“Freddie’s probably surprised me more than anybody this year,” Hall coach Kevin Willard said. “He’s coming in great shape. I think (our) summer trip to Spain really helped him. He’s understanding his role a little more. He’s done a great job of embracing what a point guard really needs to be. Last year, I don’t think he really understood what he had to do. Playing behind Jordan (Theodore), he didn’t have a great opportunity to do it. This year, I expect big things from Freddie.”
Wilson averaged 1.8 points in 8.1 minutes of action as a freshman last season. The 6-2 Hillhouse product will play both the point and shooting guard this season.
“He’s going to have to,” Willard said. “He understands what he likes to do offensively. Freddie’s biggest drawback (is) … I think they only play on the offensive side in Connecticut high school basketball. The more he understands the defensive side, the more playing time he’ll get. He’s got a great scorer’s mentality. He’s got a mentality of being in attack mode, which I like.”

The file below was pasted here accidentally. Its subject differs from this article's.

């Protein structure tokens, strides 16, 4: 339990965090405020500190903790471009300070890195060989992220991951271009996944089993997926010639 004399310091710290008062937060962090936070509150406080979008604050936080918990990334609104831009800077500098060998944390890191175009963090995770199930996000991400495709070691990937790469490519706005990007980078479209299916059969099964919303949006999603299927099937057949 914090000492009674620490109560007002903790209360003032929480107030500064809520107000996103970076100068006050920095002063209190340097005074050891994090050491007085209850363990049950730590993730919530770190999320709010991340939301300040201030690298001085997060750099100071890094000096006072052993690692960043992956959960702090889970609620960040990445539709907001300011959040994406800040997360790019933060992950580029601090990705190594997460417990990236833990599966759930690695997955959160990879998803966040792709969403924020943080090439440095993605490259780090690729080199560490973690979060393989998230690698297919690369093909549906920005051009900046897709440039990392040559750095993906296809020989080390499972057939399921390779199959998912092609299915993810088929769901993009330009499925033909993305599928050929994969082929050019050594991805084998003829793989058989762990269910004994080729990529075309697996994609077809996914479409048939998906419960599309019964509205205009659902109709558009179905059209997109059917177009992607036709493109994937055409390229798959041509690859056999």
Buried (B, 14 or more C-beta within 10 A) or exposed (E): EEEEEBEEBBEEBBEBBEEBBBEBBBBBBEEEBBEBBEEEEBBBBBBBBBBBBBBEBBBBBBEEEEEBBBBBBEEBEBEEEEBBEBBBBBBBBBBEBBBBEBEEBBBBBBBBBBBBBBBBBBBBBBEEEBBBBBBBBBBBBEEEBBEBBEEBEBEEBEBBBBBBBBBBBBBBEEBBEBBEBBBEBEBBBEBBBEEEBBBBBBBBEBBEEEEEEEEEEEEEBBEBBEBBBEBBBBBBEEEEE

DePaul’s Cleveland Melvin, a preseason second team all-Big East pick, committed to UConn while still in prep school but backed out and went to Chicago instead.
His decision was a mixed blessing for the 6-fot-9 junior out of Baltimore. Melvin was the conference’s Rookie of the Year as a freshman and averaged 17.9 points per game last season, making him the top returning scorer in the league. He is a preseason second team all-Big East pick.
Of course, he also missed out on UConn’s national championship run two years ago.
“I’m definitely happy to be in this position I’m at,” Melvin said. “I thought it was the best fit for me. I fit their playing style. I’ve had two successful years. Coming into my junior year, I’m just very excited to get this season started and winning some more games.”